Though I often view myself as the way my wife sees me (to ensure I am a decent husband and father), I sometimes define myself by what I do. What I do is tightly coupled to the company I work for. Over the years, this has been reflected in my choice of personalized license plates for my vehicles.
When I worked for Océ Reprographic Technologies (developing software for an online plan room) in Scottsdale, Arizona, I had this personal plate for my Lexus IS300 (that I bought, used, from my wife's brother-in-law):
When I left Océ to Autodesk, but still in Arizona, I switched to this plate:
When I stopped being a remote employee for Autodesk and relocated to Alameda, California to work in the San Francisco office, I acquired this plate for my brand new Smart Car fortwo:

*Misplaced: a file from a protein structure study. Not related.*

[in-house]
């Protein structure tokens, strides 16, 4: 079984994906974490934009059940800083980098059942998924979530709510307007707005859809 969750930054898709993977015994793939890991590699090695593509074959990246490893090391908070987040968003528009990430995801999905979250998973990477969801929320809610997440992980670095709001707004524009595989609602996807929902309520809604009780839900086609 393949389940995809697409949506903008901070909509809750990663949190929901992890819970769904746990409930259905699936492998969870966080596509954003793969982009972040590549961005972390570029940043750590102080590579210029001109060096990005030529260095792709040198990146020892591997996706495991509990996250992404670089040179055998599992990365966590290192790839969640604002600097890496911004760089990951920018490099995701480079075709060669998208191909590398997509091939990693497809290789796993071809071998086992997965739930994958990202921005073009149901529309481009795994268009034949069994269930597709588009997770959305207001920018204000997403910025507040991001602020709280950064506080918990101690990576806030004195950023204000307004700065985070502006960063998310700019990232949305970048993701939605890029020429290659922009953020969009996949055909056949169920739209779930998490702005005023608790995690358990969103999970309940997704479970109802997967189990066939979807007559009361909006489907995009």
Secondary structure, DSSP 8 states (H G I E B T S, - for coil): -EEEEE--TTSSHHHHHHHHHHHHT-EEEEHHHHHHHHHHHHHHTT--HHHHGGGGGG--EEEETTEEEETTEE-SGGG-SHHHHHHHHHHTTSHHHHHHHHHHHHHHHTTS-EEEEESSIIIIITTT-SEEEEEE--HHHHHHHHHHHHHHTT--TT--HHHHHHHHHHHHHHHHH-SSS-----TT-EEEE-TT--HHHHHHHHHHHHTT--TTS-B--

Now that I am a remote employee for Autodesk in Cypress, Texas, here is my new plate on my BMW X5 that I bought, used, from BMW of Houston North:
The Smart Car was great for Alameda. It got wonderful gas mileage. I would drive it around town where the speed limit was 25 mph. I did drive it to the Autodesk San Rafael office and to Napa where I would travel at 90 mph. It may have gone even faster, but I was afraid of getting a speeding ticket. The Smart Car goes fast, but it takes a while to build up speed. Driving in Texas includes a lot more freeway onramps, so I felt that I needed more horsepower. Also, this part of Houston (Cypress) is somewhat rural, and my neighboring street, Boudreaux Road, floods when it rains, so I needed something like an X5 that sits higher up.
The tradition continues.
Plate tectonics is alive in the lab.